A Penny for Your Thoughts, A Million for Your Results

Someone explain this to me:

If a client is best served by a problem being remediated quickly, or an innovation being implemented rapidly, or an improvement being installed momentarily, then why isn’t the consultant charging for the velocity of the work rather than for the duration?

In other words, hourly billing is inherently unethical. The client’s best interests are served by a quick resolution but the consultant’s best interests are served by a lengthy encampment. That isn’t what I’d call a “partnership.”

If a therapist can make me mentally healthy in one hour, isn’t that a lot better than waiting for a year, during which time I might commit mayhem? Shouldn’t the therapist charge me for that value, instead of insisting I visit for a year until the meter is full? My chiropractor urged a $250 program of ten visits, when, in reality, the first two visits wondrously took care of everything and I gladly would have paid $1,000 just for them! (Unlike most authors, I advise professional service providers not to read my books!)

When I moved to Rhode Island I interviewed a bookkeeper who couldn’t use a computer and charged by the hour. The bizarre dynamic of me paying more for her ineptitude completely escaped her.

The wedding planner for our daughter’s wedding (you can see photos at the bottom of my home page: www.summitconsulting.com) for which no expense was spared, gave me the option of $150 an hour or a flat fee of $3,500 with $1500 up front with eight months to go until the ceremony! I couldn’t write out the $1500 check fast enough, and she didn’t want the final installment until the event!

Would ten percent of a six figure wedding really be unreasonable to ensure the quality of the evening and the sanity of the parents? Cheap at twice the price.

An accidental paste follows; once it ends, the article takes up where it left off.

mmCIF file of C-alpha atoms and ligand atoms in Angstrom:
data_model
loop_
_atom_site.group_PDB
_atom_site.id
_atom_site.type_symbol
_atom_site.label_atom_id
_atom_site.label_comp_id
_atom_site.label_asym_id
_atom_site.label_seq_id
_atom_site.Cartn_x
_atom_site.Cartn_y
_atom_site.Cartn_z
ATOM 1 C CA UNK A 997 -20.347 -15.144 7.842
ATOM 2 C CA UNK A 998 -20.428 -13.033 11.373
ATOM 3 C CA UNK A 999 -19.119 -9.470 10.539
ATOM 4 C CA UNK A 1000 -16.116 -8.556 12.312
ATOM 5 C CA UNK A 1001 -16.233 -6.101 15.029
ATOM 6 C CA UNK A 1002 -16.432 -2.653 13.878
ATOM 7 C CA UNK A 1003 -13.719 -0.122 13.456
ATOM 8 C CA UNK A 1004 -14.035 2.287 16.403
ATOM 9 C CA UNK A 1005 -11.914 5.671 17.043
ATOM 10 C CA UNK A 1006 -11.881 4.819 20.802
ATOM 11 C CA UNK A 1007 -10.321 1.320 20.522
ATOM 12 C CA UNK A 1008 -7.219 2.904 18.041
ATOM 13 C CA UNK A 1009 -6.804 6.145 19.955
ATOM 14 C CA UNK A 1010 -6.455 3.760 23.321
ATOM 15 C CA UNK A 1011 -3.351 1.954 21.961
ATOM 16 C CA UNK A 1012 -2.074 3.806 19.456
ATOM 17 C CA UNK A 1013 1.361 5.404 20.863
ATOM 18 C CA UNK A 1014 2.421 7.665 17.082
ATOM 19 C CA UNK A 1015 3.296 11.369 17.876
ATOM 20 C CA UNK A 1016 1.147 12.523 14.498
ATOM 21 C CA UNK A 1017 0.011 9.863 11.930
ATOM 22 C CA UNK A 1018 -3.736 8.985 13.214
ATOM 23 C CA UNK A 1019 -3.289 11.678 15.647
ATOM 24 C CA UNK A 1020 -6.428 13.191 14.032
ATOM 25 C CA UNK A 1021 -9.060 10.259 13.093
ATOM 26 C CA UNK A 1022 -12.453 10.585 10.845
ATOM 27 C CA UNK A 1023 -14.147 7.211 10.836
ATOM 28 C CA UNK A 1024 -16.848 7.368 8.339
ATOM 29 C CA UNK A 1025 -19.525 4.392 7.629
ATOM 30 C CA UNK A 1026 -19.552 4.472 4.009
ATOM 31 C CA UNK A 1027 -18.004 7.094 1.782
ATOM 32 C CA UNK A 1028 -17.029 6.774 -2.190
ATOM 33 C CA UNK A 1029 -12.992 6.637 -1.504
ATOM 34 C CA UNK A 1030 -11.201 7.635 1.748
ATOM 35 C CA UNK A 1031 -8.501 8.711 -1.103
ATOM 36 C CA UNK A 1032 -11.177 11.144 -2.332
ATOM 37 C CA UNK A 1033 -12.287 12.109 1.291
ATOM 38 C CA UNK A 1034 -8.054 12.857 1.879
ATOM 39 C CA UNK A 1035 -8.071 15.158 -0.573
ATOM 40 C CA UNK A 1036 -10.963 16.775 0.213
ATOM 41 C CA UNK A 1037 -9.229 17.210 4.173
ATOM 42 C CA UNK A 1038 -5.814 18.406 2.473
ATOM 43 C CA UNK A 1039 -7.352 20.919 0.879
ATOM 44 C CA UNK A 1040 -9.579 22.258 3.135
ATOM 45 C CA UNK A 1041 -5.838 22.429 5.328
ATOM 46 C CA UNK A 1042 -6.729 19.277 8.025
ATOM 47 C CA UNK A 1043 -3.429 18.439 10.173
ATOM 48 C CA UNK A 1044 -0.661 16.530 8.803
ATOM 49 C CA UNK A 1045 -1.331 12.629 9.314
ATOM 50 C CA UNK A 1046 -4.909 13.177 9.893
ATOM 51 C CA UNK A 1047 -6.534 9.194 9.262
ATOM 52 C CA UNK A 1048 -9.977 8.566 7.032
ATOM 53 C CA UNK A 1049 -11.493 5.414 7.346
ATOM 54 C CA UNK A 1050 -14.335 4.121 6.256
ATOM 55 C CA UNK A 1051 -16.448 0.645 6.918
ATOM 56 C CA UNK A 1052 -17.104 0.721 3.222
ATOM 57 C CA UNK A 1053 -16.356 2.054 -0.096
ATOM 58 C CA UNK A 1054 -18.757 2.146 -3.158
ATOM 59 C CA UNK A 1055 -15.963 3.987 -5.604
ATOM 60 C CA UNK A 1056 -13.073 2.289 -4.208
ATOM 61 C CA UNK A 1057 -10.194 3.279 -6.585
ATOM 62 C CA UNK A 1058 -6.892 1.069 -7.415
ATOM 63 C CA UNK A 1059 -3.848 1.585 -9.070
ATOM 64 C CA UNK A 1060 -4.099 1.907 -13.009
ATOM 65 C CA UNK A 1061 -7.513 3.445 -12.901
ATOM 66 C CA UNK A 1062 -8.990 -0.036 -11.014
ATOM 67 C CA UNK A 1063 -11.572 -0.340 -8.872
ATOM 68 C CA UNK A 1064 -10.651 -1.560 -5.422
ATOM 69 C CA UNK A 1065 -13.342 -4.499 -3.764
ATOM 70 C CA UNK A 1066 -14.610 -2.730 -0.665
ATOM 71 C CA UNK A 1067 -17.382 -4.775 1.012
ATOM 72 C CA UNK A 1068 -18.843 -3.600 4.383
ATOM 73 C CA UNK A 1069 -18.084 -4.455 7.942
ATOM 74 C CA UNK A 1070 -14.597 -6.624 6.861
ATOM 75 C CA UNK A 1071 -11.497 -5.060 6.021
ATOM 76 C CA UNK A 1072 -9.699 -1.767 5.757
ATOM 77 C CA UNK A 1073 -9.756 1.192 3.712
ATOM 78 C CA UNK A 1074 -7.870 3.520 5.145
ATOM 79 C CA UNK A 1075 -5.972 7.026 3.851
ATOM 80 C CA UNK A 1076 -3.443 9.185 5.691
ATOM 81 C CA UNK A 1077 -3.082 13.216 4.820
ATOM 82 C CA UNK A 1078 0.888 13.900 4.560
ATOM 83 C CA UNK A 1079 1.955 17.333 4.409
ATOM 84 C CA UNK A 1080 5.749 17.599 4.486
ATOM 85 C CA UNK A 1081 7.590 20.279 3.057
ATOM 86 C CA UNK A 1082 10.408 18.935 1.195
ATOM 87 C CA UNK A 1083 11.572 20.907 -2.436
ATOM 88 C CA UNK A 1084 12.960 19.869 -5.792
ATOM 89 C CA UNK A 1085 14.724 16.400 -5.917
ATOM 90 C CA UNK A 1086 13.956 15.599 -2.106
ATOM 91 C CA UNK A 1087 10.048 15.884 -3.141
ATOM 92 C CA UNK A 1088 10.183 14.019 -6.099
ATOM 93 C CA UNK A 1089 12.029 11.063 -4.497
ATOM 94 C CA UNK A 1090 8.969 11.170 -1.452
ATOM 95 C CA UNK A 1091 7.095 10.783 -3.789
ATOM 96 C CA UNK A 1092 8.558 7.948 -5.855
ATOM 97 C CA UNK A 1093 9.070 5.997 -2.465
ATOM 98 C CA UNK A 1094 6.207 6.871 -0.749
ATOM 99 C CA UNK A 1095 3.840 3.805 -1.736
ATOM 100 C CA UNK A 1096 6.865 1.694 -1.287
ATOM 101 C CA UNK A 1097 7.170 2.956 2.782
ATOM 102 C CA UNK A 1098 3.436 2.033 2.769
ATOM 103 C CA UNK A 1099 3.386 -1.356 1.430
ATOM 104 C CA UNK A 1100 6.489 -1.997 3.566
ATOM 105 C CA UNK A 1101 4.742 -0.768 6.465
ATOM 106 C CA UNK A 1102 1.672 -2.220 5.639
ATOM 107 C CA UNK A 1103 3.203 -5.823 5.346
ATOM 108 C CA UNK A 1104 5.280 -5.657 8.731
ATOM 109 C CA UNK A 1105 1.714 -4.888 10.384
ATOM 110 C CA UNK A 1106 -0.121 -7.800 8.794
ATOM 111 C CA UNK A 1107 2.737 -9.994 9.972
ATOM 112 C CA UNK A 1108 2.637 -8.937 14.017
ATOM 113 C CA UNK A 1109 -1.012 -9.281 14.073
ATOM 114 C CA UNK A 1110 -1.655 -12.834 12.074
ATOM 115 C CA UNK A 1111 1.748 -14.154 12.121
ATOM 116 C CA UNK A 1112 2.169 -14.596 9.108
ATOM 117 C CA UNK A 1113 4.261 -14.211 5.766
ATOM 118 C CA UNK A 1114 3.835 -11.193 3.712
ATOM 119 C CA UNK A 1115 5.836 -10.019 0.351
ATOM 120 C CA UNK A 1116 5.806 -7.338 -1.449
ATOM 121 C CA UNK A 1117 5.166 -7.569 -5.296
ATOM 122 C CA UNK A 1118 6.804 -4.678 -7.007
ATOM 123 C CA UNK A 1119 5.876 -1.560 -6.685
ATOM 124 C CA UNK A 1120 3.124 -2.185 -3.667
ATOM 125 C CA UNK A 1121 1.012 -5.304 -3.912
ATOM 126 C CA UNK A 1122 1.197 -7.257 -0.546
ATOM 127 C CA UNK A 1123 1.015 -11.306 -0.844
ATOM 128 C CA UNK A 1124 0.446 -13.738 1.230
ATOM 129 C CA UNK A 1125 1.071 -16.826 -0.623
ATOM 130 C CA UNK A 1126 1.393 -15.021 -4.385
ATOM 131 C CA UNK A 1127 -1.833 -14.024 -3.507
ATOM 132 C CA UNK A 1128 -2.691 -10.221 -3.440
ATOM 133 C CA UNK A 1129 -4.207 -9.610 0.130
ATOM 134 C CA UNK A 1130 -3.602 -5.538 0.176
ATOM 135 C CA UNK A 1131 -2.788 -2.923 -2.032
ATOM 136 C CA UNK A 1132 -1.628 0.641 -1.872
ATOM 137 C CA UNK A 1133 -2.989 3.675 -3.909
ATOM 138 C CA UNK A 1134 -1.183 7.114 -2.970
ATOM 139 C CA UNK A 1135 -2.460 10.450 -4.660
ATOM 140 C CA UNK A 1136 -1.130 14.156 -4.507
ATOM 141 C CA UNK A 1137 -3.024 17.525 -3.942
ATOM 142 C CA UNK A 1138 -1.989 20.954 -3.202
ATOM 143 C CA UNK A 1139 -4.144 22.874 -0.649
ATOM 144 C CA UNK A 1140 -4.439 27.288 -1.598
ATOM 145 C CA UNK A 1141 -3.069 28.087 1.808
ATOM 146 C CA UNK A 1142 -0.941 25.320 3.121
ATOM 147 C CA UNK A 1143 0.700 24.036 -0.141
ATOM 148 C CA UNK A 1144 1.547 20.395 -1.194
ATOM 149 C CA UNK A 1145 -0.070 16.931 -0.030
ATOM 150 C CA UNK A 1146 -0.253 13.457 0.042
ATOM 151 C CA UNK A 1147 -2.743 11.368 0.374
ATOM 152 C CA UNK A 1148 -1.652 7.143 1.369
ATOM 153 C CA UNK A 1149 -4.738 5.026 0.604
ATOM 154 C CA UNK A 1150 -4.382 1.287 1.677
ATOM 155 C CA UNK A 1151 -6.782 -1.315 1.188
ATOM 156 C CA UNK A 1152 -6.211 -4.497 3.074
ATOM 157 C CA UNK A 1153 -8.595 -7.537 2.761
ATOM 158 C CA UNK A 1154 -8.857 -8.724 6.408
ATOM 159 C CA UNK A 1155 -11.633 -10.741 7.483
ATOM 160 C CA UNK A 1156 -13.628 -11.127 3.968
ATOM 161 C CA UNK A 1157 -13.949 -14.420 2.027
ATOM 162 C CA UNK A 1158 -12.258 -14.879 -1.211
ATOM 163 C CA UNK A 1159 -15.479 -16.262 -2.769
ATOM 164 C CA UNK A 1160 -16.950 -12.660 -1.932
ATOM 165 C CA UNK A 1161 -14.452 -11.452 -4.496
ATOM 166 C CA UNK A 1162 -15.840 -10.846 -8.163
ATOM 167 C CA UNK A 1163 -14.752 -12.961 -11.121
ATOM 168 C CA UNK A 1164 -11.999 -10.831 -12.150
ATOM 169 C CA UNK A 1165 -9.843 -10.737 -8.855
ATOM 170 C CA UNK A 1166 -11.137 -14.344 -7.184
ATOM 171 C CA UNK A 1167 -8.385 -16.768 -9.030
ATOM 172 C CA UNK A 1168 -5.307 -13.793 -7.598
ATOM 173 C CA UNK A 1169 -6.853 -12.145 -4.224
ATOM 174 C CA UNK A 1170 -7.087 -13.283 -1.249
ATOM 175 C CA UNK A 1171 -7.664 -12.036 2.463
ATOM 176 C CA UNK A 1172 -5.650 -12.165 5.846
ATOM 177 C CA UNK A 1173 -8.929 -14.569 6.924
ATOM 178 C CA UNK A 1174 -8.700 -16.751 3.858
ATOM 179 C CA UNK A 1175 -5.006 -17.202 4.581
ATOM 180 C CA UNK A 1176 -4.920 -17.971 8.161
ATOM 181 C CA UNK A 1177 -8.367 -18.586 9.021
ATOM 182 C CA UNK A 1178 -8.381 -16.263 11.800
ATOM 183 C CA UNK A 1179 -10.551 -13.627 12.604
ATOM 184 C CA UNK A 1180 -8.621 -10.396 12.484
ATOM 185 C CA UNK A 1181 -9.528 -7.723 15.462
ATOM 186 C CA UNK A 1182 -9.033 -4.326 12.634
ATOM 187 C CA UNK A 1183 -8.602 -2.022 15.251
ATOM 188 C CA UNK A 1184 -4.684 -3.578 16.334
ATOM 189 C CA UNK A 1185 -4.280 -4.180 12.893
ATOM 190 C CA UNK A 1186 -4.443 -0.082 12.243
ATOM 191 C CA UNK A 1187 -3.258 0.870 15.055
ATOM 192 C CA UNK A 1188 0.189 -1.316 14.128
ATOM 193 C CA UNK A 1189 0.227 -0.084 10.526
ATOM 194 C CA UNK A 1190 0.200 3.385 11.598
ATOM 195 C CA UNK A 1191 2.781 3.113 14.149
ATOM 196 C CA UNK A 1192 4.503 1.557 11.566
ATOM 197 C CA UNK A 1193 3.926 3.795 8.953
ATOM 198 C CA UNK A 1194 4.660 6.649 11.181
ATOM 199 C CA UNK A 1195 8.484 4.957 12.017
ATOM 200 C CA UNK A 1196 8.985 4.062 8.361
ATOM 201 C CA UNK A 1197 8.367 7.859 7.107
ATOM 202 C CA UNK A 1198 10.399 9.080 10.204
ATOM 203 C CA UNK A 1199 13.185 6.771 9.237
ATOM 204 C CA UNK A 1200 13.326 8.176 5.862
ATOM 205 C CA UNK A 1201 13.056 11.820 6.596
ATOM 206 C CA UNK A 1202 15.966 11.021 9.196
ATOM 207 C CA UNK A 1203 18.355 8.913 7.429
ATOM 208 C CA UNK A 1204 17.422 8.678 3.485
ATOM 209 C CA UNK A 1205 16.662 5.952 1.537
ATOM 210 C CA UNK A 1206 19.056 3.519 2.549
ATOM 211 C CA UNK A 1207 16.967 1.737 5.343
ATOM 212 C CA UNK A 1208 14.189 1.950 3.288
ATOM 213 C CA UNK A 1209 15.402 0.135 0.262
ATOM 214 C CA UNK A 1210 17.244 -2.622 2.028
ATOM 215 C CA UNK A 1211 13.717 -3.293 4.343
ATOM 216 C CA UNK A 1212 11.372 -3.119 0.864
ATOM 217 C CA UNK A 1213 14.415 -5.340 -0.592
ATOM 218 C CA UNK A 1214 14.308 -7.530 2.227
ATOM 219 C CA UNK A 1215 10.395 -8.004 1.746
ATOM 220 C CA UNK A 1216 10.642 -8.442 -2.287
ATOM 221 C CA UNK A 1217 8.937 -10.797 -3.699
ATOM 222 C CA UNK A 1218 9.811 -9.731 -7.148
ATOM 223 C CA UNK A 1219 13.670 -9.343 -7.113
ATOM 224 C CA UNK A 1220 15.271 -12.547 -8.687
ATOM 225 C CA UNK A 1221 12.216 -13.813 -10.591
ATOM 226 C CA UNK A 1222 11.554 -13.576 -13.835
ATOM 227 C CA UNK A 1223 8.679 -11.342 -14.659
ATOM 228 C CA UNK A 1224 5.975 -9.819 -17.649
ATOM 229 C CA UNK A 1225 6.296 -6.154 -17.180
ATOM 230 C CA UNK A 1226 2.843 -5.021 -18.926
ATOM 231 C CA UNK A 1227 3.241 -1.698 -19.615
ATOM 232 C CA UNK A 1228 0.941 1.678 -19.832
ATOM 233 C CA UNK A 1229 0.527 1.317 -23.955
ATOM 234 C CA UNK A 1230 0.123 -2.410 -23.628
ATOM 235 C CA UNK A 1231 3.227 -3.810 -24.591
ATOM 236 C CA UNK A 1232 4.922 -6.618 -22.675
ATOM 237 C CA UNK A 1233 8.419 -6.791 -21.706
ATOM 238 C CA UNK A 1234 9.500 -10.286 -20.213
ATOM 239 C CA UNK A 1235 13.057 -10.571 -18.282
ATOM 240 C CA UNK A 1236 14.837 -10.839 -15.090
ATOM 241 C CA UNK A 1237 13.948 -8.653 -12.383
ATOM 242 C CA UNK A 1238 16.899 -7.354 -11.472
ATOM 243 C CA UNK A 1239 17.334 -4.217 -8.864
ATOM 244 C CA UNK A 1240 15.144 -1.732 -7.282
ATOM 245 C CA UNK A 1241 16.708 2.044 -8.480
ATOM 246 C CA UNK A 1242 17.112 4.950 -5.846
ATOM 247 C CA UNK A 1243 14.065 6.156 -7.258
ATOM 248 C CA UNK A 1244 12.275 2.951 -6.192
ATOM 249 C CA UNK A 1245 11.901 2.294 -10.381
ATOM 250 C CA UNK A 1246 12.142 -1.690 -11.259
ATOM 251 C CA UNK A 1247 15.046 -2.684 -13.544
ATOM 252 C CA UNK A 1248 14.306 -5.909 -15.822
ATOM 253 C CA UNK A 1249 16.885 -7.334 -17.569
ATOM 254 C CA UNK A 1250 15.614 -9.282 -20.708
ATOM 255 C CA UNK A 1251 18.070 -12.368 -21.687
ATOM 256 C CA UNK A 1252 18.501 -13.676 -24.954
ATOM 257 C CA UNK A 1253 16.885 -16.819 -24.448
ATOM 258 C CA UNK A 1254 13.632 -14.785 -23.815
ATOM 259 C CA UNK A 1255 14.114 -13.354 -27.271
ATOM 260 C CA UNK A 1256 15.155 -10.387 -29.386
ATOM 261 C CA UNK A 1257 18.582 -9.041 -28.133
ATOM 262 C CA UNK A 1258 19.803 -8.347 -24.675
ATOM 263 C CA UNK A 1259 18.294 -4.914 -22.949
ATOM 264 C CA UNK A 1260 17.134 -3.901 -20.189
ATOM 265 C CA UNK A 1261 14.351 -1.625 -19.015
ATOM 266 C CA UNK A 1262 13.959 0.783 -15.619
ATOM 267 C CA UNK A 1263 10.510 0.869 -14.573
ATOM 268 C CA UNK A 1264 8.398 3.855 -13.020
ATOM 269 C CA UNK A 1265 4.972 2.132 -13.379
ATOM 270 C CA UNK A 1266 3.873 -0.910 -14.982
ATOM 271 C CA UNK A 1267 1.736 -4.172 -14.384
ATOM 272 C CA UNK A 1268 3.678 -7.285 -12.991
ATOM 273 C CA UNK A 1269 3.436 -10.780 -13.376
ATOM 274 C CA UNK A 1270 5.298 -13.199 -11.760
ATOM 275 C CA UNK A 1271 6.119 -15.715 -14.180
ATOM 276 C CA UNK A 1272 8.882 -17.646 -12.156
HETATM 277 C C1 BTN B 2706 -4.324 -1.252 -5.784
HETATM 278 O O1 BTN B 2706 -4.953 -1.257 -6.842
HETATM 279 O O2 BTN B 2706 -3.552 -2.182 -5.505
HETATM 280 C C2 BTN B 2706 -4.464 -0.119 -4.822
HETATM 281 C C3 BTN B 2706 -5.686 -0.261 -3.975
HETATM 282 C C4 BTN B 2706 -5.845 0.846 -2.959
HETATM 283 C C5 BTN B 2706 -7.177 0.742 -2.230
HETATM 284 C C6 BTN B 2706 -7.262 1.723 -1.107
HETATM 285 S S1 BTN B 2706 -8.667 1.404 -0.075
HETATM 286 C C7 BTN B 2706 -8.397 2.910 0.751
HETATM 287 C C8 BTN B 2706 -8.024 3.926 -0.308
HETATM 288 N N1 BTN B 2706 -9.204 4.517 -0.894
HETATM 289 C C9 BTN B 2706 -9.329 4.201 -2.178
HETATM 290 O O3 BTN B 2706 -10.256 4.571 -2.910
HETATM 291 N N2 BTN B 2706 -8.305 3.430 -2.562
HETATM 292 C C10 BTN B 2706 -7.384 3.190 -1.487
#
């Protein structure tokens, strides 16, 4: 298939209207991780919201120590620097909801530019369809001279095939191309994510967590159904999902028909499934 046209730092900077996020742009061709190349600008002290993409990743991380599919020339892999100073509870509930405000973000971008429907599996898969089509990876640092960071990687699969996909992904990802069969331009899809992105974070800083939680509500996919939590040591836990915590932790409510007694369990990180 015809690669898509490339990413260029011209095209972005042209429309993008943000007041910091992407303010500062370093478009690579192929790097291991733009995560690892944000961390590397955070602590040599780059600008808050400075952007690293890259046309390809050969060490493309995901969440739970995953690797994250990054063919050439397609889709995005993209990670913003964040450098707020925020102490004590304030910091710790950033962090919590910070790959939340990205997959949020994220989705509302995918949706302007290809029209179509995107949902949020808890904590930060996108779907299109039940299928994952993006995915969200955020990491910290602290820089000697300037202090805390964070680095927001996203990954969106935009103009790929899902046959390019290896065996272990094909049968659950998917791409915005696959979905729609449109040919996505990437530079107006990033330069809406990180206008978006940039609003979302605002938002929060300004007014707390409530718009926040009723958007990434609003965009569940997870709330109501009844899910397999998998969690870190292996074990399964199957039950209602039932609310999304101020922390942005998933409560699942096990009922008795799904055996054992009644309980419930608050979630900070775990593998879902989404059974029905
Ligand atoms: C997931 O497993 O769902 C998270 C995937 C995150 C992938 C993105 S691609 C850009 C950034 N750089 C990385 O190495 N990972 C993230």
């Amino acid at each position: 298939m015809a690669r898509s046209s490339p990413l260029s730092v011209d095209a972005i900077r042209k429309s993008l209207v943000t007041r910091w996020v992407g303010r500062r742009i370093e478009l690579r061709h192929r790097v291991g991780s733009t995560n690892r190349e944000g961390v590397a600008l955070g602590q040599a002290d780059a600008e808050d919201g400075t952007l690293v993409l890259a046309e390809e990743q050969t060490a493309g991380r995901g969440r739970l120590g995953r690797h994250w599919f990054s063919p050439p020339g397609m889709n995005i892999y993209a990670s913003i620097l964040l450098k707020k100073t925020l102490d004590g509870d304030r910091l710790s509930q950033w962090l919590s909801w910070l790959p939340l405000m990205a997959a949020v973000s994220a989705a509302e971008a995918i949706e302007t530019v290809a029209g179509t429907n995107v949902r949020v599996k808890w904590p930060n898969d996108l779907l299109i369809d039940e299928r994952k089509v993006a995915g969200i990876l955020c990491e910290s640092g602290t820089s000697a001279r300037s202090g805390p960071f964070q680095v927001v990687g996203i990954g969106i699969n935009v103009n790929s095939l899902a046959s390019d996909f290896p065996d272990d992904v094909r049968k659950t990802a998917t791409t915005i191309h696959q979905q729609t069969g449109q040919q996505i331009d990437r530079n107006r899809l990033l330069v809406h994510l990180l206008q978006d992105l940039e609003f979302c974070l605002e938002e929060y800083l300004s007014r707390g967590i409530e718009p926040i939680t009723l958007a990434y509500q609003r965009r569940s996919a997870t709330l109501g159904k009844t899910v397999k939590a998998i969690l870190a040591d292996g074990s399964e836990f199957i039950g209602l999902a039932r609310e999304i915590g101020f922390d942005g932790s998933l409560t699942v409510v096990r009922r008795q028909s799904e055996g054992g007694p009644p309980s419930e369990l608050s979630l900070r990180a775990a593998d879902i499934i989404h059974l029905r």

Our time isn’t valuable. Our results are valuable. Input is irrelevant. Output is relevant. Tasks can be done for a price. Outcomes are priceless.

I don’t want film or digital images; I want memories. I don’t want a great room: I want a romantic experience. I don’t want a 16-position airplane seat; I want to arrive refreshed and ready to do business in London. I don’t want steel-belted radials and high torque; I want people to stare and point as I glide by.

And when they stare and point, they remark, “There’s that guy who only charges based on value.”

© Alan Weiss 2008. All rights reserved.

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4 Responses to A Penny for Your Thoughts, A Million for Your Results

  1. Niels Teunis says:

    Alan,
    I couldn’t agree with you more. I work for non-profits most of the time. Having read your work, and agreeing whole heartedly with your ideas about value, I try to apply this to my consulting. However, the culture of the sector is such that they cannot conceive of working in any other way than billing by the hour (and then complain about the hourly rate of course). I thought that the reason was that the non-profit constitutes a sector where fear of being ripped off, and fear for limited resources result in a fear of being ripped off. I have recently learned however, that the real problem is that they are not sufficiently outcome oriented themselves.
    And then, there is my real problem. That should be my job, to teach them about the outcomes they need.
    Your last paragraph about outcomes is the best. I realized I need to do a much better job speaking in terms of needed and desired outcomes.
    Thank you
    Niels

  2. Shama Hyder says:

    Your best post yet on Value Pricing.

    How can we get more people on board with this pricing model?

  3. I’ve been working with Alan for about six years or so. Among many important concepts that have helped transform my business and especially my way of thinking, the one that was the toughest to internalize is “outcome” thinking. I recall in the early years Alan almost shouting: “Chad, this is all input, you have to start thinking output.” For most people I meet, it takes time and mental commitment to do that.

    Chad

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